A Sino-British Joint Declaration signed in 1984 guaranteed that Hong Kong would enjoy a high degree of autonomy, except in foreign and defence affairs for 50 years from 1997, i.e., up to 2047. But, Beijing is apparently not willing to honour this commitment or wait to legitimately get hold over Hong Kong, which was first lost to Britain in 1842 under the Treaty of Nanking, following the First Opium War (1839-42).
Almost a decade ago, in 2012, Hong Kong’s school curriculum was tweaked in lines with the CCP’s propaganda. Two years later, in 2014, the city saw what was known as the ‘Umbrella Movement’, as pro-democracy protesters used umbrellas to protect them from the tear gas used by police and from the sun. It came as a response to Beijing’s unilateral attempt to tamper with the city’s free electoral system and universal suffrage, bringing parts of the city to a standstill for over two months.
But, the largest ever protests the city ever witnessed unfolded in 2019 with the outbreak of massive protests and rallies by tens of thousands of democratic activists against a proposed legislation allowing criminal suspects from the city to be extradited to mainland China in an arbitrary manner. On one day in mid-June that year, the number of protesters even went up to two million, according to Amnesty International.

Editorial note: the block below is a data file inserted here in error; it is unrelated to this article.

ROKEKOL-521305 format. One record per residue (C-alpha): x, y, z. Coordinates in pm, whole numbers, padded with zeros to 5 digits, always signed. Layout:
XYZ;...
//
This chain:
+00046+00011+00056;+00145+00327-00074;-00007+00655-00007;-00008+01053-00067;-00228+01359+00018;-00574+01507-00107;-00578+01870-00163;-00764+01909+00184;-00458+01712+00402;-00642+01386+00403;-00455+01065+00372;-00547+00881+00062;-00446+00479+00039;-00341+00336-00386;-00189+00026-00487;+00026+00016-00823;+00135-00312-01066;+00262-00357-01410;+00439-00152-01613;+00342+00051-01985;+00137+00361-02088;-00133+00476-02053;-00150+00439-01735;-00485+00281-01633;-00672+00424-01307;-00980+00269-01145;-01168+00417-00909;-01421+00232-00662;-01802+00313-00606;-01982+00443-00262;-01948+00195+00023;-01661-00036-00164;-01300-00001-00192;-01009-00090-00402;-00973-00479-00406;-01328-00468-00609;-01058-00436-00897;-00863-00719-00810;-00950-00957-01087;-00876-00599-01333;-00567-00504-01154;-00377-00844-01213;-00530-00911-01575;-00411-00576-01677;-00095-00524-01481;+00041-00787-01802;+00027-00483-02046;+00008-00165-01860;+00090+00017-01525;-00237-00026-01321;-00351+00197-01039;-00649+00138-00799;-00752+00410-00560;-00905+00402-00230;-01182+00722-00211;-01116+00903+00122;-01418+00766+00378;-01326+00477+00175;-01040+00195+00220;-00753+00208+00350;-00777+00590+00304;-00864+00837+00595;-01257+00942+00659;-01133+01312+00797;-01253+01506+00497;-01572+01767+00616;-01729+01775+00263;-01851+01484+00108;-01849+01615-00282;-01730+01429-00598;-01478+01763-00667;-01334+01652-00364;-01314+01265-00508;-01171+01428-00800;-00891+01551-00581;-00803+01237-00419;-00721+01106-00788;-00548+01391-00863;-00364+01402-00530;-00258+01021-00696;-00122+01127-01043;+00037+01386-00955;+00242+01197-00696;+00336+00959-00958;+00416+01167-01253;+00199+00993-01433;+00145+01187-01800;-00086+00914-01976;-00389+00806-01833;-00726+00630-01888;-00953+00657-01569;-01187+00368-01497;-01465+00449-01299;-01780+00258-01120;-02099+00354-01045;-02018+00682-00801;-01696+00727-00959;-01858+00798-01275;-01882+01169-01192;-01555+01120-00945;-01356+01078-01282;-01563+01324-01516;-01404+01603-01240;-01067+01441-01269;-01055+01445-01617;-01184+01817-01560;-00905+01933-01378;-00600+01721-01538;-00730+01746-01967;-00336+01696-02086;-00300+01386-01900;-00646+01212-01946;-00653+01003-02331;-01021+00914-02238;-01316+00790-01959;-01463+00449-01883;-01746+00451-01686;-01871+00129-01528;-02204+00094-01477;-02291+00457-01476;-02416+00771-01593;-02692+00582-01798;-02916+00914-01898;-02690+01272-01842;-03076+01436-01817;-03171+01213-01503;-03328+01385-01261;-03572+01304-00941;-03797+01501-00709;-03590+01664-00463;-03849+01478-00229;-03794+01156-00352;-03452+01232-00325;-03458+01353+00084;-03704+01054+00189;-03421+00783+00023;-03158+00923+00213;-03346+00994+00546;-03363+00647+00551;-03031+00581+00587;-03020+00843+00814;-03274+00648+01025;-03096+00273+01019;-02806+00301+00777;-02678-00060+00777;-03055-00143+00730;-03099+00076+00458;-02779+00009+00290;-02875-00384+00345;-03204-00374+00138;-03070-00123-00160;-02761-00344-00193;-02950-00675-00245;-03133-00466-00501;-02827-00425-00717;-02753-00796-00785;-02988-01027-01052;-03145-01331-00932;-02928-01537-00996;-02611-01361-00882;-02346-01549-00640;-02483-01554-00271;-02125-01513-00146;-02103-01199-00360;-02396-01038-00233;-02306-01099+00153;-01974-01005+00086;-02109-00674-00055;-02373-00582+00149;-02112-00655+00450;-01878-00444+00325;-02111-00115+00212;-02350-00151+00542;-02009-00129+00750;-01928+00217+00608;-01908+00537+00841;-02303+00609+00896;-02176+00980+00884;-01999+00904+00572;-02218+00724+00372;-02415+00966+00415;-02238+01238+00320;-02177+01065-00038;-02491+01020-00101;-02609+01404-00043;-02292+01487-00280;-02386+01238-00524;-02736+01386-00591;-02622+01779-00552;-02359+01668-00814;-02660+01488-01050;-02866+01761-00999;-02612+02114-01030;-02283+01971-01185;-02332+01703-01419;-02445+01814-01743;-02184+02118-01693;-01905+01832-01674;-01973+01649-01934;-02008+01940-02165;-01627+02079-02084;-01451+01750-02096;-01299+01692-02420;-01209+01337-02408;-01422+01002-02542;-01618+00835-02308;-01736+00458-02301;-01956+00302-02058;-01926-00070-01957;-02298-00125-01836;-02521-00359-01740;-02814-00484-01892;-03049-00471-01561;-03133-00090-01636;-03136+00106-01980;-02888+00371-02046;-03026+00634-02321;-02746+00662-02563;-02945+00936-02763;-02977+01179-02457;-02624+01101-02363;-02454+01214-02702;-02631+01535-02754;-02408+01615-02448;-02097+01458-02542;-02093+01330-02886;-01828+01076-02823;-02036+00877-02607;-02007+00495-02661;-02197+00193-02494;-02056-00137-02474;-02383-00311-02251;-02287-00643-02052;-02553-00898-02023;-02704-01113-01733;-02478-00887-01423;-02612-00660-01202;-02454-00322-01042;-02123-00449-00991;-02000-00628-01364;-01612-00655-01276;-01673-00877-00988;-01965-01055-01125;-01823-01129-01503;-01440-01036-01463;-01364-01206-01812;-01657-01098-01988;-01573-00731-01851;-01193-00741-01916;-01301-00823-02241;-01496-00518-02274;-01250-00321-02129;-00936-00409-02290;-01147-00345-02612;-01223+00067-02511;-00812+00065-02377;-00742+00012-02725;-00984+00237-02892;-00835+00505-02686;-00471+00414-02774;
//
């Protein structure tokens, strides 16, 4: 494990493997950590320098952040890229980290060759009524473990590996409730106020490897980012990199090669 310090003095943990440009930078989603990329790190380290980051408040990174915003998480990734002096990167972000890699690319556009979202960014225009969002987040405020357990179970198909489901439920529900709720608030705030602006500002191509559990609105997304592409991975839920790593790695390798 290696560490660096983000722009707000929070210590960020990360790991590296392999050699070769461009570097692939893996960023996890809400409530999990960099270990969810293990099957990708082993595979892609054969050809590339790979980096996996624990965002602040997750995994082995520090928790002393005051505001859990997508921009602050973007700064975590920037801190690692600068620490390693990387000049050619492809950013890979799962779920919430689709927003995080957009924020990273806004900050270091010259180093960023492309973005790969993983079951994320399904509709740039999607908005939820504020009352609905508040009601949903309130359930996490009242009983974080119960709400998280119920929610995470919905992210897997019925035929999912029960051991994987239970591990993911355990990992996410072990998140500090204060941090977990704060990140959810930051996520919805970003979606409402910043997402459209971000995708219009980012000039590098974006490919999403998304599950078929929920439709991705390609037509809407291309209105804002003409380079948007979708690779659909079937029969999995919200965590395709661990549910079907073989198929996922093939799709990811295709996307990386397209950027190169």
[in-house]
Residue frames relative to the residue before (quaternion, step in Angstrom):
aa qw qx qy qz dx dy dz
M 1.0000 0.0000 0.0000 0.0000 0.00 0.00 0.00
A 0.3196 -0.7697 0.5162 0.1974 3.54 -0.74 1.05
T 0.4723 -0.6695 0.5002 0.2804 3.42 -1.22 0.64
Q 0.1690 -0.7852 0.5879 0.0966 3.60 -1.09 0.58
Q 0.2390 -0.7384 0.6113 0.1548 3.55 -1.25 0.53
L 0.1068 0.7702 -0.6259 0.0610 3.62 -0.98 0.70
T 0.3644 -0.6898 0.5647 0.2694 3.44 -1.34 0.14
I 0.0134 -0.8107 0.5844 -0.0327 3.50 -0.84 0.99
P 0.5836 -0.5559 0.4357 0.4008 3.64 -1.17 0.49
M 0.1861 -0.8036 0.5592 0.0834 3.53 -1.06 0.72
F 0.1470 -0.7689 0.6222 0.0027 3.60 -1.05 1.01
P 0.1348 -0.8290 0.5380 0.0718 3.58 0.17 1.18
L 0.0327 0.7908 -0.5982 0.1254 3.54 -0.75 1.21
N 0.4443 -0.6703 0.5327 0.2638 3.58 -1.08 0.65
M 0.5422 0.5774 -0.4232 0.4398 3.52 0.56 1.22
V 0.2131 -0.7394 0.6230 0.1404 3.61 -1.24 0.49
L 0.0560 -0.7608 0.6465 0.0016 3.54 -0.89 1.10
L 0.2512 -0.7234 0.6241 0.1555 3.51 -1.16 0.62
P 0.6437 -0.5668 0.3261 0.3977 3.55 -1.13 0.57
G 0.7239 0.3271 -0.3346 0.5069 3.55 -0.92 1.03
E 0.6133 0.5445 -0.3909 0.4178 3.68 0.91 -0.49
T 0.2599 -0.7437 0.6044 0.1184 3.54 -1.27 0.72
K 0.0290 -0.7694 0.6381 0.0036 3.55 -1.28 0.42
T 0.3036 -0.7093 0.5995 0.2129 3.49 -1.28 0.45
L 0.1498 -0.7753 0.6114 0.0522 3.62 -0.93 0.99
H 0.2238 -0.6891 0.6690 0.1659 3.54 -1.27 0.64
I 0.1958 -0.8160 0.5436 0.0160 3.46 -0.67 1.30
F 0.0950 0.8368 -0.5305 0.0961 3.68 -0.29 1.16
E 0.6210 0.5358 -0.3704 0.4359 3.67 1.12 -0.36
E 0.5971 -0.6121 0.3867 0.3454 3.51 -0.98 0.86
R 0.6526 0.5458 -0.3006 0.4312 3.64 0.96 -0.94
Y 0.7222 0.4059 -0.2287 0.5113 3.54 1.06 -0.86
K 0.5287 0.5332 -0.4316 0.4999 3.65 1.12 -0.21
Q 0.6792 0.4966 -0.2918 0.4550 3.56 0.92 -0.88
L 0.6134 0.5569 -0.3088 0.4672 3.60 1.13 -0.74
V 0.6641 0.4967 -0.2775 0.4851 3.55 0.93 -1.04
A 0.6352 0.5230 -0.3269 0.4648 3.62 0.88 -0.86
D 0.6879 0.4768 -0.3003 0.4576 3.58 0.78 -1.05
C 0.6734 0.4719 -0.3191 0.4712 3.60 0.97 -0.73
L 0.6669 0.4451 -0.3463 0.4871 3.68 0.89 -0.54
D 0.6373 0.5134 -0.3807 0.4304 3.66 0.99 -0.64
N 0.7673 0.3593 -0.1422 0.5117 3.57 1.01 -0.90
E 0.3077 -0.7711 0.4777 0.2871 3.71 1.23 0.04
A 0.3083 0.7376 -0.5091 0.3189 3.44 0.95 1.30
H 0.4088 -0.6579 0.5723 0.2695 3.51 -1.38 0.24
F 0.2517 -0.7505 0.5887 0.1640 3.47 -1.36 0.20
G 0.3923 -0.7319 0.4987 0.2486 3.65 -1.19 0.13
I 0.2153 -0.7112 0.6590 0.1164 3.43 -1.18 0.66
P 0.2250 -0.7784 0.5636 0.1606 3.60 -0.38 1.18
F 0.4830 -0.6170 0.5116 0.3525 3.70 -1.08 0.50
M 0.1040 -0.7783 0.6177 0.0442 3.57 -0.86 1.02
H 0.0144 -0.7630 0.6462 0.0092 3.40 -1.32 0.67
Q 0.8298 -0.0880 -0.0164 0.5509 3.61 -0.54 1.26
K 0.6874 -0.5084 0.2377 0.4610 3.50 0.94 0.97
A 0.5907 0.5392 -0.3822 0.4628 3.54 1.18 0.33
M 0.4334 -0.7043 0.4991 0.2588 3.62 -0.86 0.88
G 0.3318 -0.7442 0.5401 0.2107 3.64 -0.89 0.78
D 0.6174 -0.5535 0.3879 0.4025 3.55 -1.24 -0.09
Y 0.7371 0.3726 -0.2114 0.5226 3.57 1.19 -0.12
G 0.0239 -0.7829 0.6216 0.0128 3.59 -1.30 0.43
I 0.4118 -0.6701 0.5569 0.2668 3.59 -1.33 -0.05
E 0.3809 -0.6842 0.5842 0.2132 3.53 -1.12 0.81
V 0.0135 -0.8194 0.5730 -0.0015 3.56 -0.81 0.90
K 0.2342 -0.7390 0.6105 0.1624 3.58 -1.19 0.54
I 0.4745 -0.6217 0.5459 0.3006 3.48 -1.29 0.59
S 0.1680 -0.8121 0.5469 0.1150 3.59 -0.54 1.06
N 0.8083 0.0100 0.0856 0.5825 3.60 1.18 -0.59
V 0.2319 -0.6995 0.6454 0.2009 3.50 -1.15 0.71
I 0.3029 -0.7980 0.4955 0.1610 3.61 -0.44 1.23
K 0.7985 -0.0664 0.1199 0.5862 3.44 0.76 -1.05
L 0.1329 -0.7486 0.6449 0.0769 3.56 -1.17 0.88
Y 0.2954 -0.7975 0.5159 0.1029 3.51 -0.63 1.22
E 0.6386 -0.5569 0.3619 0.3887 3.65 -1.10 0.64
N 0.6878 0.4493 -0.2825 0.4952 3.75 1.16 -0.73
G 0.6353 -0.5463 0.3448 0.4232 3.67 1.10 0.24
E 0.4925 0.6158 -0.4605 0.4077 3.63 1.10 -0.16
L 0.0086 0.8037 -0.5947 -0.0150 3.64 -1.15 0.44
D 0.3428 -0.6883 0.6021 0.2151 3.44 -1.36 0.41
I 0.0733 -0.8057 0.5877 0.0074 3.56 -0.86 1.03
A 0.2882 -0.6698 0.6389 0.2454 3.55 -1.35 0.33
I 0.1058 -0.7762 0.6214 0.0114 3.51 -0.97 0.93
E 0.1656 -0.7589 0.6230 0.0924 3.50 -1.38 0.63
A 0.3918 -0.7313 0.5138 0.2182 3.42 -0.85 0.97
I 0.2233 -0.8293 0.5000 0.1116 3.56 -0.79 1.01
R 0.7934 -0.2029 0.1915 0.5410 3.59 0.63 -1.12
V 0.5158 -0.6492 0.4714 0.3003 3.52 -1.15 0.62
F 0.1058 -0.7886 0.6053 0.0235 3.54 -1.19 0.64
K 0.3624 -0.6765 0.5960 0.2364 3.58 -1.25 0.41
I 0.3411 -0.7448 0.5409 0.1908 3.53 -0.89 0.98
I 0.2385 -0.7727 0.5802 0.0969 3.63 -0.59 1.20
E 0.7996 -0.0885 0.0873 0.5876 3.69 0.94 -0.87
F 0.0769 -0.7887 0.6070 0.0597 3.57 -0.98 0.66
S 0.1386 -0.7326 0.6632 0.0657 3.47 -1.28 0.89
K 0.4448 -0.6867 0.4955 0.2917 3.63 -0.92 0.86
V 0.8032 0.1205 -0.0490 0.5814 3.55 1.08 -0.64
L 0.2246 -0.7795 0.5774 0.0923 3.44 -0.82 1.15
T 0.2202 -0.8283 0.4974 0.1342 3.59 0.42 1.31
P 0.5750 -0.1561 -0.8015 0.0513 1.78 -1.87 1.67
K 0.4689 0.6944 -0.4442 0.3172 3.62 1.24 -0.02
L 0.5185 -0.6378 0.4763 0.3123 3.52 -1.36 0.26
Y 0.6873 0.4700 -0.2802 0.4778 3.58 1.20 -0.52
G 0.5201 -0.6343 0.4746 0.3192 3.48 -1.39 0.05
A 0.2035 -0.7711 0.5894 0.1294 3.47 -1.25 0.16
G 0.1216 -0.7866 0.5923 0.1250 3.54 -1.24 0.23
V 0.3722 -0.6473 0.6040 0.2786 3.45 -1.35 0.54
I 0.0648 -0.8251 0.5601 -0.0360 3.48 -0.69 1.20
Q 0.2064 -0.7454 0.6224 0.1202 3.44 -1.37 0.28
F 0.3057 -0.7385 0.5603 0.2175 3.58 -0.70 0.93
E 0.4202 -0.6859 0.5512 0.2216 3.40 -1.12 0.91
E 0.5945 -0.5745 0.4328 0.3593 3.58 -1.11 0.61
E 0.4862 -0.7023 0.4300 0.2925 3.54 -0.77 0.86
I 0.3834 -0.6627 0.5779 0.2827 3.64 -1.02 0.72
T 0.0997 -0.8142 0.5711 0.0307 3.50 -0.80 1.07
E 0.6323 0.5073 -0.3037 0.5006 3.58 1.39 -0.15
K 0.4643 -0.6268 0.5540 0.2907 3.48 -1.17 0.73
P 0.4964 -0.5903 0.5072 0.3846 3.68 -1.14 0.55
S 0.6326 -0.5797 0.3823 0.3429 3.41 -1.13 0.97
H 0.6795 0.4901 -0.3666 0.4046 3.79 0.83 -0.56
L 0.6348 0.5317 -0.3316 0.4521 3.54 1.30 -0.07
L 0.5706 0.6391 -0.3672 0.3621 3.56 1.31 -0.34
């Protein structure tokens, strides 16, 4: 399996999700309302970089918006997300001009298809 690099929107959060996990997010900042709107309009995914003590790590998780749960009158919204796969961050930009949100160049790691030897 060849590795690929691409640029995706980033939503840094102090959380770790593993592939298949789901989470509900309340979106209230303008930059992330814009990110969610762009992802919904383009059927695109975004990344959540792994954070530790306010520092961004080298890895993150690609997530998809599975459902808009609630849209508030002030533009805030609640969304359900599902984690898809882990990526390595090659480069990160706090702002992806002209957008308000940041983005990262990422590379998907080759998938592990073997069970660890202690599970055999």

Around 88,000 Hong Kong citizens, who have experienced the fruits of democracy for long and wishes to escape Beijing’s authoritarian rule, have applied for the new visa pathway to the UK (British National Overseas) in the first nine months since its launch in late January, this year, according to a latest report by the UK Foreign Office.
Beijing’s recent acts of erasing public memory
By turning the LegCo upside down, the Chinese Communist Party has almost accomplished the task of dismantling Hong Kong’s democratic institutions one by one. The most recent episode in a series of steps taken by the party was the removal of an eight-metre-tall statue named ‘Pillar of Shame’ from the University of Hong Kong (HKU) campus, a couple of days back.
The monument symbolically commemorated the victims of the Tiananmen Square massacre of 1989, when the People’s Liberation Army (PLA) tanks went on a rampage through Beijing’s central area, killing hundreds of unarmed civilians and innocent non-combatants, mostly students and the youth, aimed at ending weeks of pro-democracy protests.
The HKU incident was followed by the removal of artworks depicting similar message from two other universities in Hong Kong. This is a testament to the CCP’s continuing efforts to erase its bloody past from public memory. Commemorating the victims of Tiananmen Square massacre is already banned in the mainland by the CCP and it has been erased from Chinese history books.
It’s the turn of Hong Kong now, and it could be Taiwan sooner or later, as recent geopolitical developments in East Asia show. With a completely pro-Beijing ruling establishment, Hong Kong is incapable of effectively resisting the CCP’s historical revisionist agenda and the people remain divided into pro-Beijing and pro-democracy camps.
Post Script: The region is squaring up to an untamed Dragon, breathing fire on one of the most desirable Asian Tigers. And next, it could presumably be heading east, as indications show, towards another one lying across the Strait. Can the mighty Eagle tame the Dragon and prevent another fire? Well, I’m leaving it here for another piece.